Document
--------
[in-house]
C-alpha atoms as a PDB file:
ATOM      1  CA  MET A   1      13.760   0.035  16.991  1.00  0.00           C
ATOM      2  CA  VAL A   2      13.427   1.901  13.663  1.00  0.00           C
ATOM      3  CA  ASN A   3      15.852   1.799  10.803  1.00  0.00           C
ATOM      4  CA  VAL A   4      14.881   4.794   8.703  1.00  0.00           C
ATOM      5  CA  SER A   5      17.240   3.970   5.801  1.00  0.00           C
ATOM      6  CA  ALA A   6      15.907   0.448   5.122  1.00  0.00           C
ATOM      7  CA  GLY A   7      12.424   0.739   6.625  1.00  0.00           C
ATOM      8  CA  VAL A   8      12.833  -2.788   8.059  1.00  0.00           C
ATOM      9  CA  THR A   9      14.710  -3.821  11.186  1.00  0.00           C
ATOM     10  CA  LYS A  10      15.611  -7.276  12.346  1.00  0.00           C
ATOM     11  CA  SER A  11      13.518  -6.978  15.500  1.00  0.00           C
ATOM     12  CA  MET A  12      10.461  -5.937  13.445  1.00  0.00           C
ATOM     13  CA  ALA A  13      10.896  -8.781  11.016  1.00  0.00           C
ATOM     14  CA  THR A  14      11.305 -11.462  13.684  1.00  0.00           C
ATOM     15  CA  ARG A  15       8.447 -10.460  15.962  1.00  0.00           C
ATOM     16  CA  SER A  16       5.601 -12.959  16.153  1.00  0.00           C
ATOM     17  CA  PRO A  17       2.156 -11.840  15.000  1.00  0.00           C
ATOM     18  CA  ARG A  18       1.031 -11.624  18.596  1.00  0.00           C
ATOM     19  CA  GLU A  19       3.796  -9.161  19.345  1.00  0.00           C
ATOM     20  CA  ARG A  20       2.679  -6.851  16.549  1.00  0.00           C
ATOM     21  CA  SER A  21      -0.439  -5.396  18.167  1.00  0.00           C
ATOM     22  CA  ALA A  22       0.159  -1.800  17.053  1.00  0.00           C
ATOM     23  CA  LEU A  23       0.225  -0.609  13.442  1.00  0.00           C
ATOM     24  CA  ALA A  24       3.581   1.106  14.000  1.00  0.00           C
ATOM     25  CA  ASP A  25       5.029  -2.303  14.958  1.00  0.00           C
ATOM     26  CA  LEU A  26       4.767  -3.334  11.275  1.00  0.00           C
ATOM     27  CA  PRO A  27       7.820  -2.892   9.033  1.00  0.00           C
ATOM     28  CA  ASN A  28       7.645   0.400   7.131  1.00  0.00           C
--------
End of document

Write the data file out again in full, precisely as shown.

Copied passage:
[in-house]
C-alpha atoms as a PDB file:
ATOM      1  CA  MET A   1      13.760   0.035  16.991  1.00  0.00           C
ATOM      2  CA  VAL A   2      13.427   1.901  13.663  1.00  0.00           C
ATOM      3  CA  ASN A   3      15.852   1.799  10.803  1.00  0.00           C
ATOM      4  CA  VAL A   4      14.881   4.794   8.703  1.00  0.00           C
ATOM      5  CA  SER A   5      17.240   3.970   5.801  1.00  0.00           C
ATOM      6  CA  ALA A   6      15.907   0.448   5.122  1.00  0.00           C
ATOM      7  CA  GLY A   7      12.424   0.739   6.625  1.00  0.00           C
ATOM      8  CA  VAL A   8      12.833  -2.788   8.059  1.00  0.00           C
ATOM      9  CA  THR A   9      14.710  -3.821  11.186  1.00  0.00           C
ATOM     10  CA  LYS A  10      15.611  -7.276  12.346  1.00  0.00           C
ATOM     11  CA  SER A  11      13.518  -6.978  15.500  1.00  0.00           C
ATOM     12  CA  MET A  12      10.461  -5.937  13.445  1.00  0.00           C
ATOM     13  CA  ALA A  13      10.896  -8.781  11.016  1.00  0.00           C
ATOM     14  CA  THR A  14      11.305 -11.462  13.684  1.00  0.00           C
ATOM     15  CA  ARG A  15       8.447 -10.460  15.962  1.00  0.00           C
ATOM     16  CA  SER A  16       5.601 -12.959  16.153  1.00  0.00           C
ATOM     17  CA  PRO A  17       2.156 -11.840  15.000  1.00  0.00           C
ATOM     18  CA  ARG A  18       1.031 -11.624  18.596  1.00  0.00           C
ATOM     19  CA  GLU A  19       3.796  -9.161  19.345  1.00  0.00           C
ATOM     20  CA  ARG A  20       2.679  -6.851  16.549  1.00  0.00           C
ATOM     21  CA  SER A  21      -0.439  -5.396  18.167  1.00  0.00           C
ATOM     22  CA  ALA A  22       0.159  -1.800  17.053  1.00  0.00           C
ATOM     23  CA  LEU A  23       0.225  -0.609  13.442  1.00  0.00           C
ATOM     24  CA  ALA A  24       3.581   1.106  14.000  1.00  0.00           C
ATOM     25  CA  ASP A  25       5.029  -2.303  14.958  1.00  0.00           C
ATOM     26  CA  LEU A  26       4.767  -3.334  11.275  1.00  0.00           C
ATOM     27  CA  PRO A  27       7.820  -2.892   9.033  1.00  0.00           C
ATOM     28  CA  ASN A  28       7.645   0.400   7.131  1.00  0.00           C